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Threatening to punish bad schools isn’t the answer

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On a visit to my parents' home years ago, I took my twin boys to a nearby park because everything in my mother's house was begging to be broken. Along with the makeshift toys cobbled from the kitchen, I installed their rambunctious bodies in a large sandbox where they could make roads, hills and sundry destinations.

A nearby drinking fountain supplied the liquid, all-purpose fixative for their sand constructions. I settled in on a bench with a book, relieved to get us all out of the china shop.

Other women with kids came, and soon a little peer group was sharing toys and space. Occasionally, raised voices signaled disputes, but when I scanned the scene, one of my kids would indicate that everything was under control.

Life was good until desperate shrieking and yelling jolted me to my feet. One of my twins was screaming his head off while trying to stop another boy, only somewhat larger, from pummeling the other twin. The victim twin was frantically trying to squirm free from under the perpetrator. I grabbed the flailing boy and found his legs holding onto my kid in a vice grip. The woman who turned out to be his mom grabbed one leg as I grabbed the other, and together we pried him off.

"Oh, I am so, so sorry," she cried, genuinely distressed. She was young and in tears. "What am I going to do with him? He has become such a bad boy, and this is happening all the time. I hit him and hit him and hit him and still he pays no attention and fights with other boys anyway. He does not do what I want."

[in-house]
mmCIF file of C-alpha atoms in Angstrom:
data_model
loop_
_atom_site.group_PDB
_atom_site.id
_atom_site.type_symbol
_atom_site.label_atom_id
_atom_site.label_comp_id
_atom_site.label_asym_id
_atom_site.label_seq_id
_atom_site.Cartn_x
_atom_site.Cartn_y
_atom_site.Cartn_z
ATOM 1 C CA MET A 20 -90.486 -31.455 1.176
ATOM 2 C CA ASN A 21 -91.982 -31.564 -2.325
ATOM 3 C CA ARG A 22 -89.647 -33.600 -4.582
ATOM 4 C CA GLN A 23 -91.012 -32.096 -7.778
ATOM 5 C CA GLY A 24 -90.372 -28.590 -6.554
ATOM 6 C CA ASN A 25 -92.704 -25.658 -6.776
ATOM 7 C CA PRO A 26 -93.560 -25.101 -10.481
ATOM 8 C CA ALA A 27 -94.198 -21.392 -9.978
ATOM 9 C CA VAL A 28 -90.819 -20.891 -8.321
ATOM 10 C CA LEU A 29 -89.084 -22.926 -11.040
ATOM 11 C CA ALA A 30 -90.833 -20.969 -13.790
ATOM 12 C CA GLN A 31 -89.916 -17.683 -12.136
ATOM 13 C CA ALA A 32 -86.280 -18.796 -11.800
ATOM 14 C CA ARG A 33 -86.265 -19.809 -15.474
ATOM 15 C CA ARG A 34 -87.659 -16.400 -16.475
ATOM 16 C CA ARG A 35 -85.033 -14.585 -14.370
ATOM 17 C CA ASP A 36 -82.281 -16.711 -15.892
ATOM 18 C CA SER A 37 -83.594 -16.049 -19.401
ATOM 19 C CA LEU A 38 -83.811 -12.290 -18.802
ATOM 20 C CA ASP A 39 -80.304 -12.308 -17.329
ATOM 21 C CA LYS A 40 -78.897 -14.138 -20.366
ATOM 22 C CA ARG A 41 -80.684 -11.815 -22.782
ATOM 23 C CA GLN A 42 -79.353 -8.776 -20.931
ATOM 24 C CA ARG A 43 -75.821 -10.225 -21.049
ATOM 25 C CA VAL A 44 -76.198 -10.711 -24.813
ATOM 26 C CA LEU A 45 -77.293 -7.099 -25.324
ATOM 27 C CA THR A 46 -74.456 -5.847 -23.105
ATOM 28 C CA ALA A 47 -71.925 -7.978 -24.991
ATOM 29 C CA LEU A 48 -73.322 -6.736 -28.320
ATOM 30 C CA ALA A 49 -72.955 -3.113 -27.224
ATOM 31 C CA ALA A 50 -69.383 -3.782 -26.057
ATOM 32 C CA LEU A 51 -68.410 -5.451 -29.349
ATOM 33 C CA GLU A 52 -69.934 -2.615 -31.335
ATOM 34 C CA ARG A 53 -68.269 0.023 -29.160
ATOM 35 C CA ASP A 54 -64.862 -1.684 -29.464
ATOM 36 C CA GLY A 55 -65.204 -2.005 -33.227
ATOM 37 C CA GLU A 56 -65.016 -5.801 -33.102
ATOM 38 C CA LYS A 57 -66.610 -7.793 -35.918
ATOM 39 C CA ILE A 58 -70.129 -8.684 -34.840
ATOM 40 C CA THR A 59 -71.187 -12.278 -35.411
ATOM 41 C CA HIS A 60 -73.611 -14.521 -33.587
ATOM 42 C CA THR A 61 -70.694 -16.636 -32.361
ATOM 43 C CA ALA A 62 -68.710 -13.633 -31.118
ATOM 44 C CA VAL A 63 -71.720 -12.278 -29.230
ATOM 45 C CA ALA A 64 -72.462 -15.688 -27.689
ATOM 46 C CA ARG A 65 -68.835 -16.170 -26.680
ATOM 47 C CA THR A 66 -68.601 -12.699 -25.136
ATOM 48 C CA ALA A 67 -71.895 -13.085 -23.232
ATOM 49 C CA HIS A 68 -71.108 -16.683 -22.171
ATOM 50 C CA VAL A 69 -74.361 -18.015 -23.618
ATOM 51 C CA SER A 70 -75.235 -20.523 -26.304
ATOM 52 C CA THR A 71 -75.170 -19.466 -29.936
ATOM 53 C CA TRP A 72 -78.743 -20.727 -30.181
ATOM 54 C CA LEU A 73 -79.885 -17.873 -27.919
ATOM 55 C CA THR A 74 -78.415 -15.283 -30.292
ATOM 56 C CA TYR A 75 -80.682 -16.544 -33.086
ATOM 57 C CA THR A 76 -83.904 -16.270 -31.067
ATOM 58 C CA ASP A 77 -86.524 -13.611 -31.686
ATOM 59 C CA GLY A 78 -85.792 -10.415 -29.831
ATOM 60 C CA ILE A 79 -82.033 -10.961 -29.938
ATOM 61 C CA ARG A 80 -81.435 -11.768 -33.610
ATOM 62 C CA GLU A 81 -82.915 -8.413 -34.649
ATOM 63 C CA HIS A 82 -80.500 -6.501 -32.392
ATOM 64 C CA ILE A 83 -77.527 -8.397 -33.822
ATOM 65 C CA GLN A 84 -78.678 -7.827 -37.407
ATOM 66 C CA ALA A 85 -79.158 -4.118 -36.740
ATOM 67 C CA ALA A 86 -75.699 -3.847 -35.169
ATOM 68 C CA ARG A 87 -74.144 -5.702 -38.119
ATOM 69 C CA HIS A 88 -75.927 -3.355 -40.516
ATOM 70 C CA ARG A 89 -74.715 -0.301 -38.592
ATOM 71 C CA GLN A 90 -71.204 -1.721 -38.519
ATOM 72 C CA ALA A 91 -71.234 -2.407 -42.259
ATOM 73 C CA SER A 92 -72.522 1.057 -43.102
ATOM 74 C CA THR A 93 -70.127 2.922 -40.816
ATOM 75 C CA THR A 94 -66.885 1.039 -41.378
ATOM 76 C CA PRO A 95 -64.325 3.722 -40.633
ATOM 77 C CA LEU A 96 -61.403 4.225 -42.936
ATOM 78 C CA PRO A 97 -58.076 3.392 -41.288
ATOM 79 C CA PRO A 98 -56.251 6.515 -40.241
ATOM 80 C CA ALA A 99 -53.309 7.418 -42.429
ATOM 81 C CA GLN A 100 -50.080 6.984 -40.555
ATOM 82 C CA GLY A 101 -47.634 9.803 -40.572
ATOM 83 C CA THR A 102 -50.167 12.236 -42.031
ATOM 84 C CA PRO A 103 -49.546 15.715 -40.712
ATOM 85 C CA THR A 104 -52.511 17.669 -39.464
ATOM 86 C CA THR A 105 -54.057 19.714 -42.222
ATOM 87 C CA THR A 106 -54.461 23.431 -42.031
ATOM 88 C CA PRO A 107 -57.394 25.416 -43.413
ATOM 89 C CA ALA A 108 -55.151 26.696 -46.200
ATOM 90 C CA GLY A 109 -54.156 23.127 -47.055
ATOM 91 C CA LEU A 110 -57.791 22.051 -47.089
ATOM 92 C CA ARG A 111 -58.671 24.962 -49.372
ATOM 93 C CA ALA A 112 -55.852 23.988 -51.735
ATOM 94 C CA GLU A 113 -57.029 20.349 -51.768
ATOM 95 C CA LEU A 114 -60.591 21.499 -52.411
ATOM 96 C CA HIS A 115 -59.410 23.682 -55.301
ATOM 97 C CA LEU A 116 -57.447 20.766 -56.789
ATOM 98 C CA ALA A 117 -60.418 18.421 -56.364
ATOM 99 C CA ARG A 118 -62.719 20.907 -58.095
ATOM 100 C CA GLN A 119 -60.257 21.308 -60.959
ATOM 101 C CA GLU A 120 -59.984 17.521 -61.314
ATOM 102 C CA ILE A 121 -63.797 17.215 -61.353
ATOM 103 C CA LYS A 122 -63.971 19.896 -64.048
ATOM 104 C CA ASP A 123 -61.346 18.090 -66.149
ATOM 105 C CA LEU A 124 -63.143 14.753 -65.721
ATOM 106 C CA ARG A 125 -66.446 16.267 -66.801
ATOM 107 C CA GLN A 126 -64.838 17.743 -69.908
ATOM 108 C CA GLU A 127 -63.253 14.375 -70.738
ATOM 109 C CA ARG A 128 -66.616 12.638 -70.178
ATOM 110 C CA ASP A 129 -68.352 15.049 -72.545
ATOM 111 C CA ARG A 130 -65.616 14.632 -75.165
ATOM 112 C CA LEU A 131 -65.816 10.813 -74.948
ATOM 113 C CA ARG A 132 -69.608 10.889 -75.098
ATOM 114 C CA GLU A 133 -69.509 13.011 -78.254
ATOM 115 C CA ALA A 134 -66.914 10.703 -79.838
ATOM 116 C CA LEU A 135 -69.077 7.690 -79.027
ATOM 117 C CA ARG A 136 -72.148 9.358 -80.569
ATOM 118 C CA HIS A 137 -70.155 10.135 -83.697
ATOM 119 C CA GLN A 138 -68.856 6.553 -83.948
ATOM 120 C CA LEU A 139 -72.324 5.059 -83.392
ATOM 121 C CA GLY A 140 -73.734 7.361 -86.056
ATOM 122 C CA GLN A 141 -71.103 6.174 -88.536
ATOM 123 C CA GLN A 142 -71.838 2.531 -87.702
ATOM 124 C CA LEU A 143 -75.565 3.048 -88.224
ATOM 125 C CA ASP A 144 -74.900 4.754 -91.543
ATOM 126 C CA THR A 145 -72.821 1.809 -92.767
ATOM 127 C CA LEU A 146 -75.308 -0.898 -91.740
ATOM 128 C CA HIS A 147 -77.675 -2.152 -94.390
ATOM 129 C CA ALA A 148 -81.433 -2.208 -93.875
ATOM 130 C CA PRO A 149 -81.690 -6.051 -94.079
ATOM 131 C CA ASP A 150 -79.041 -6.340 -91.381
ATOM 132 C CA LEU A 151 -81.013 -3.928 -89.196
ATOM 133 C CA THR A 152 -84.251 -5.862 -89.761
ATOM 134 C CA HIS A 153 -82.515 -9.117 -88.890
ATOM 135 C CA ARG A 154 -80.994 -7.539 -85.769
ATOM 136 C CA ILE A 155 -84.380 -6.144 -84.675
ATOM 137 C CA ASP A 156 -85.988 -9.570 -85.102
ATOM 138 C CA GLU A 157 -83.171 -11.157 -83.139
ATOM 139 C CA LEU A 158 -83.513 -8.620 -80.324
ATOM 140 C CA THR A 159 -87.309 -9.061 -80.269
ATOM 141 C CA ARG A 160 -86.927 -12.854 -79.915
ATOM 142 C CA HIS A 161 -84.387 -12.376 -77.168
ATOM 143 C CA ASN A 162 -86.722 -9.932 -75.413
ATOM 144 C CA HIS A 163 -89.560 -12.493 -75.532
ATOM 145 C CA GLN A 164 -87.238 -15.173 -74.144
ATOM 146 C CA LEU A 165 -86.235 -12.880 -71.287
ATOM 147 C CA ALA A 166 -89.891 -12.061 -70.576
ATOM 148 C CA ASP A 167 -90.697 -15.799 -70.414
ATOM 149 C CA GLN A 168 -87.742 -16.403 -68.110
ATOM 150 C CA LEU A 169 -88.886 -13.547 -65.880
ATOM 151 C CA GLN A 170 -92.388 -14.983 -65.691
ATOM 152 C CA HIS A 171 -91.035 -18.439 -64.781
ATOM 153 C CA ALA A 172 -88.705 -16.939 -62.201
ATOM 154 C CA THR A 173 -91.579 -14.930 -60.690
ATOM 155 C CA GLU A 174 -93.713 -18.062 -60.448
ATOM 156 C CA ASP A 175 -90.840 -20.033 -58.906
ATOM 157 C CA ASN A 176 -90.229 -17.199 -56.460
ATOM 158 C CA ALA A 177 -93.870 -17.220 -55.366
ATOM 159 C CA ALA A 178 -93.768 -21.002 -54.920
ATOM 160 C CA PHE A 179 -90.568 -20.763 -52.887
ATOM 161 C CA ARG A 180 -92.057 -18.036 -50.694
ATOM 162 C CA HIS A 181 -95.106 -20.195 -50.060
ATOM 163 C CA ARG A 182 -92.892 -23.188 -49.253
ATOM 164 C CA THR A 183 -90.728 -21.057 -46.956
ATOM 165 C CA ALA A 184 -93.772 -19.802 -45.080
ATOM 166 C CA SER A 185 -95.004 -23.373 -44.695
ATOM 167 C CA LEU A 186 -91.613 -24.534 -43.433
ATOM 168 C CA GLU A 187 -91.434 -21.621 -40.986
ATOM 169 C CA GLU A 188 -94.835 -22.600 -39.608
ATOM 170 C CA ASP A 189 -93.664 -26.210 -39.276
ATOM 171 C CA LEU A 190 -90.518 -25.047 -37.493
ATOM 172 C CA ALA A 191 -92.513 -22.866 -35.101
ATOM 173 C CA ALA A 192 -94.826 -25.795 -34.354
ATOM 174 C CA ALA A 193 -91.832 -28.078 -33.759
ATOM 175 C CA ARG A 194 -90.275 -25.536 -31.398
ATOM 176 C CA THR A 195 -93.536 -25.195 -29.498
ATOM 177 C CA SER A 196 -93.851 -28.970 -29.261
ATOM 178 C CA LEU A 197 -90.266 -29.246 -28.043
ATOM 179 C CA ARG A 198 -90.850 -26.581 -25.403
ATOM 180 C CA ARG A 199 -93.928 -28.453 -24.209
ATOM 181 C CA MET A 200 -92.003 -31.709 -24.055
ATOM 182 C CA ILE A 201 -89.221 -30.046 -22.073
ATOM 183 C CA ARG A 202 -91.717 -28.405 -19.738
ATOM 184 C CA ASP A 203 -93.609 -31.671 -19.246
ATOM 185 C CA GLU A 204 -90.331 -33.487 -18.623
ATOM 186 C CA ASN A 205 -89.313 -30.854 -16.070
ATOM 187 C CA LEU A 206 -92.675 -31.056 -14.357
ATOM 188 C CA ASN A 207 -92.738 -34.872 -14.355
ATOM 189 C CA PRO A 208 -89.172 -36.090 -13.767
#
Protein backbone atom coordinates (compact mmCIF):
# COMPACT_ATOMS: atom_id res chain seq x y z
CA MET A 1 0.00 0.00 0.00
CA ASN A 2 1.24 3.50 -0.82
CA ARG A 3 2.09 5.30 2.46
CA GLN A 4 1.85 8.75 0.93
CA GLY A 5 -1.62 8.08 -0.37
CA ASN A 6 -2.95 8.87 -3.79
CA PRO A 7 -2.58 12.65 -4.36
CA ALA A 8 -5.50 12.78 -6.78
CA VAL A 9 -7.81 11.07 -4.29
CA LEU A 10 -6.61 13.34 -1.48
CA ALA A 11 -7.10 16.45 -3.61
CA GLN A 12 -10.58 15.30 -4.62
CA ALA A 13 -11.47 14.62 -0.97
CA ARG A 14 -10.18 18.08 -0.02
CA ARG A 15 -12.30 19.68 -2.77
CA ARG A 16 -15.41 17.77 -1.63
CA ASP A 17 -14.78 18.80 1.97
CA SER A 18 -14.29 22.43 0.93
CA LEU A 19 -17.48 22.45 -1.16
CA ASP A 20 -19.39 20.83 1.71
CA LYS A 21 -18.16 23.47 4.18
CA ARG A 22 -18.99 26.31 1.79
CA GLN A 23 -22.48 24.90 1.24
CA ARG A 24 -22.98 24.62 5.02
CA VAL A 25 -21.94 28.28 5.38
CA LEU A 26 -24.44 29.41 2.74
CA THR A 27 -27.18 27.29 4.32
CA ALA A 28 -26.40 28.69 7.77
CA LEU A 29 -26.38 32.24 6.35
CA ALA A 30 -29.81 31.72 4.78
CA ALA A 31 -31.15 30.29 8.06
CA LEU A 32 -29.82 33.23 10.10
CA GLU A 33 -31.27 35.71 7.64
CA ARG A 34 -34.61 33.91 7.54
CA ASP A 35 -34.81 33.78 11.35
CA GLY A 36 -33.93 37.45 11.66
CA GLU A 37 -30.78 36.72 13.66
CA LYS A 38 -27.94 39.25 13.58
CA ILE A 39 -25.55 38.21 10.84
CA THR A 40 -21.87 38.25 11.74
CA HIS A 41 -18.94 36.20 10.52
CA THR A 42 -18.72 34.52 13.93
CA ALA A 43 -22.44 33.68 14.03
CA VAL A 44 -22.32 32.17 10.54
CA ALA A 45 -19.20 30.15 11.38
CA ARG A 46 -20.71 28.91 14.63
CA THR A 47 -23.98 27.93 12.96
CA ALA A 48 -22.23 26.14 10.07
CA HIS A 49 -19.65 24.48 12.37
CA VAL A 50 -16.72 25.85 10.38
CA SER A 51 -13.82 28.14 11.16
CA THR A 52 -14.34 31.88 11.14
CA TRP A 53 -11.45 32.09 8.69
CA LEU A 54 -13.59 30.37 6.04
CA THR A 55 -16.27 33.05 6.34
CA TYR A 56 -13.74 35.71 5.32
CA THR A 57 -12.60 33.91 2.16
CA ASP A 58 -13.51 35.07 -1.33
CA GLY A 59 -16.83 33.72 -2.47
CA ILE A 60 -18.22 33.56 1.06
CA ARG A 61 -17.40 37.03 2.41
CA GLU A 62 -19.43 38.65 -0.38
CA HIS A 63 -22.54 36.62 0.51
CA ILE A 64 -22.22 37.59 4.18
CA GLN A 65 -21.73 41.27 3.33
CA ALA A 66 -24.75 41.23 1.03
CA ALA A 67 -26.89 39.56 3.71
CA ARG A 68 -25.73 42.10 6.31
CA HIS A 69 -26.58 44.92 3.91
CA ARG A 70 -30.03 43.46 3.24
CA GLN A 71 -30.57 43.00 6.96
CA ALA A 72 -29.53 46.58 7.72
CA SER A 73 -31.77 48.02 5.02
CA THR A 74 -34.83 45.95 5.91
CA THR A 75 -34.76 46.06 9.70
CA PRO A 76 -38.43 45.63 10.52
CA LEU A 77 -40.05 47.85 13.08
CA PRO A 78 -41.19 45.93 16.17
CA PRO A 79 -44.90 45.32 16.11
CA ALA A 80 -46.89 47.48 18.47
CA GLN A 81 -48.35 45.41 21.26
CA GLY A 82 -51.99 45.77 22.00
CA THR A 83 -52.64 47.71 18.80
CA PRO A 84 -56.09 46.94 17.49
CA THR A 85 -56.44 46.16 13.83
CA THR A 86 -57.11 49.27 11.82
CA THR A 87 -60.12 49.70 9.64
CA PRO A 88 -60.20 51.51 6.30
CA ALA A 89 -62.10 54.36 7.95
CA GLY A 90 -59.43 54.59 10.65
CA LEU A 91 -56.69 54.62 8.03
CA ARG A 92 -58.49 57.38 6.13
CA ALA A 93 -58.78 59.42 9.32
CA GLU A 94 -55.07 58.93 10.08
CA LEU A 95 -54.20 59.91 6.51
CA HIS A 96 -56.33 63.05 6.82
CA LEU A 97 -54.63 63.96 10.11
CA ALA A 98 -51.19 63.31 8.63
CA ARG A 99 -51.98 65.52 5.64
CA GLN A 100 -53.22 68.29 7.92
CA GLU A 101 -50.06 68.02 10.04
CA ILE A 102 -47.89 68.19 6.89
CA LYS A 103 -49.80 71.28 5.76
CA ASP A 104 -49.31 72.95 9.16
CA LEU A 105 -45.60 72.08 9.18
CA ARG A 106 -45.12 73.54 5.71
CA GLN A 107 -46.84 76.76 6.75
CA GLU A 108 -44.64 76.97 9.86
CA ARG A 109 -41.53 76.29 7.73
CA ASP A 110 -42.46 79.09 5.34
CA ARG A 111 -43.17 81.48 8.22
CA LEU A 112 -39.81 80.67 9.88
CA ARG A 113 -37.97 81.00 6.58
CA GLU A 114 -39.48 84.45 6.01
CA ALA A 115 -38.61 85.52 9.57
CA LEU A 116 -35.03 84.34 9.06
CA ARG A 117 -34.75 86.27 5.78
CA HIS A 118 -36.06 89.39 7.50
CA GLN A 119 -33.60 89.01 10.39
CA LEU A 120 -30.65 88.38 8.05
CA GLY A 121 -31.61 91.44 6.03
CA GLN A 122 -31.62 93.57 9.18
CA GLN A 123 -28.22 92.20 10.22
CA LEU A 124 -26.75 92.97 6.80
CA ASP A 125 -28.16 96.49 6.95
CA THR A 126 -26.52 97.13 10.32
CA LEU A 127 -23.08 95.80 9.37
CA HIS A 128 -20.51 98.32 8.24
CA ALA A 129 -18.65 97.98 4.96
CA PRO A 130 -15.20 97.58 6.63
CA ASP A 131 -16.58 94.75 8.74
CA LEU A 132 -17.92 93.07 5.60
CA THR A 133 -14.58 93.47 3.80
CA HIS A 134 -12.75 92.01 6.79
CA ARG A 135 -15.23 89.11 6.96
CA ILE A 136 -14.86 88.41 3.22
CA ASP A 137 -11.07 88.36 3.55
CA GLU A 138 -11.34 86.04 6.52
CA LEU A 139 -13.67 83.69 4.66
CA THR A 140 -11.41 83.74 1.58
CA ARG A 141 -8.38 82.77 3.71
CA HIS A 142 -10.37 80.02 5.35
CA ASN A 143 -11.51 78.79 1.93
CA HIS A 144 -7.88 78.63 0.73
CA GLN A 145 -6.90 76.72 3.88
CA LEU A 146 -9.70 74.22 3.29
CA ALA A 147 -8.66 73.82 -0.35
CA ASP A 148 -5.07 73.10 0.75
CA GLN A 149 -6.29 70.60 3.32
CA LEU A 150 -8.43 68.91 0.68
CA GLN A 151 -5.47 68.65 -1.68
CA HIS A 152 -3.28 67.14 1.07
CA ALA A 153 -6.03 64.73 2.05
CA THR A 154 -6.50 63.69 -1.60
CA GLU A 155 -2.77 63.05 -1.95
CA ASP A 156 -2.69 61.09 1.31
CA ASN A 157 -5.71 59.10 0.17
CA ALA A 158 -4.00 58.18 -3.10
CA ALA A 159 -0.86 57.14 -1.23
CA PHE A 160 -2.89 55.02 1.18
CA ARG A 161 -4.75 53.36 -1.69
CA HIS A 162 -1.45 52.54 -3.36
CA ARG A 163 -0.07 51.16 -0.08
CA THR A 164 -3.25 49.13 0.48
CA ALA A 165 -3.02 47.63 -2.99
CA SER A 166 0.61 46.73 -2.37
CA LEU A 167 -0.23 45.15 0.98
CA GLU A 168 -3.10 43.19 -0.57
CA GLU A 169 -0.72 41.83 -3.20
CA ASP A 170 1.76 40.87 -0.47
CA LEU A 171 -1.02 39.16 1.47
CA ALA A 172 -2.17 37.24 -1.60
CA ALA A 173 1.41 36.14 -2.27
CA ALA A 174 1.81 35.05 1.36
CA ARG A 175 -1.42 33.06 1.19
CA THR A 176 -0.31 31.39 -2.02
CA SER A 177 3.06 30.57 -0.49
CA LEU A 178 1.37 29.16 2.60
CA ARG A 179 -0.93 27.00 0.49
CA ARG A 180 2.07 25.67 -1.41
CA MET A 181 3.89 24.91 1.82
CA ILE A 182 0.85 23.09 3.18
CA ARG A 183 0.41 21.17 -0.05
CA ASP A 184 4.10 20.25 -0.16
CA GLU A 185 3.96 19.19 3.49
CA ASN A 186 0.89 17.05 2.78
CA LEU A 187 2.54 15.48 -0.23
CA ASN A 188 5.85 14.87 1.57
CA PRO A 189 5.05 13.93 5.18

Haunting, the whole incident.

In each of us is a perfectly normal human drive to keep others from doing what we perceive as wrong. But some strategies for doing this are more clever than others. In general, relying too much on punishment tends to backfire and create more problems than it sought to solve.

When I hear teachers demanding more discipline, for example, it seems they generally want faster, stricter and harsher sanctions for wrongdoers. Virtually never, in my experience, are they demanding time, resources or help to get to the bottom of why kids are acting out. The assumption seems to be that having more punishments will force the kids to behave.

It took me quite awhile before I realized that what was bugging me most about the incident in the park was that the mom had no empathy for her child. Even assuming she was raised in a culture that's OK with hitting the kids to demand obedience, wouldn't she, a seemingly sweet woman and caring mom, understand her son well enough to know how to deflect or calm his aggression at least some of the time? Why hadn't some grandmotherly type ever mentioned to her that punishment should be used as a last, not first, resort?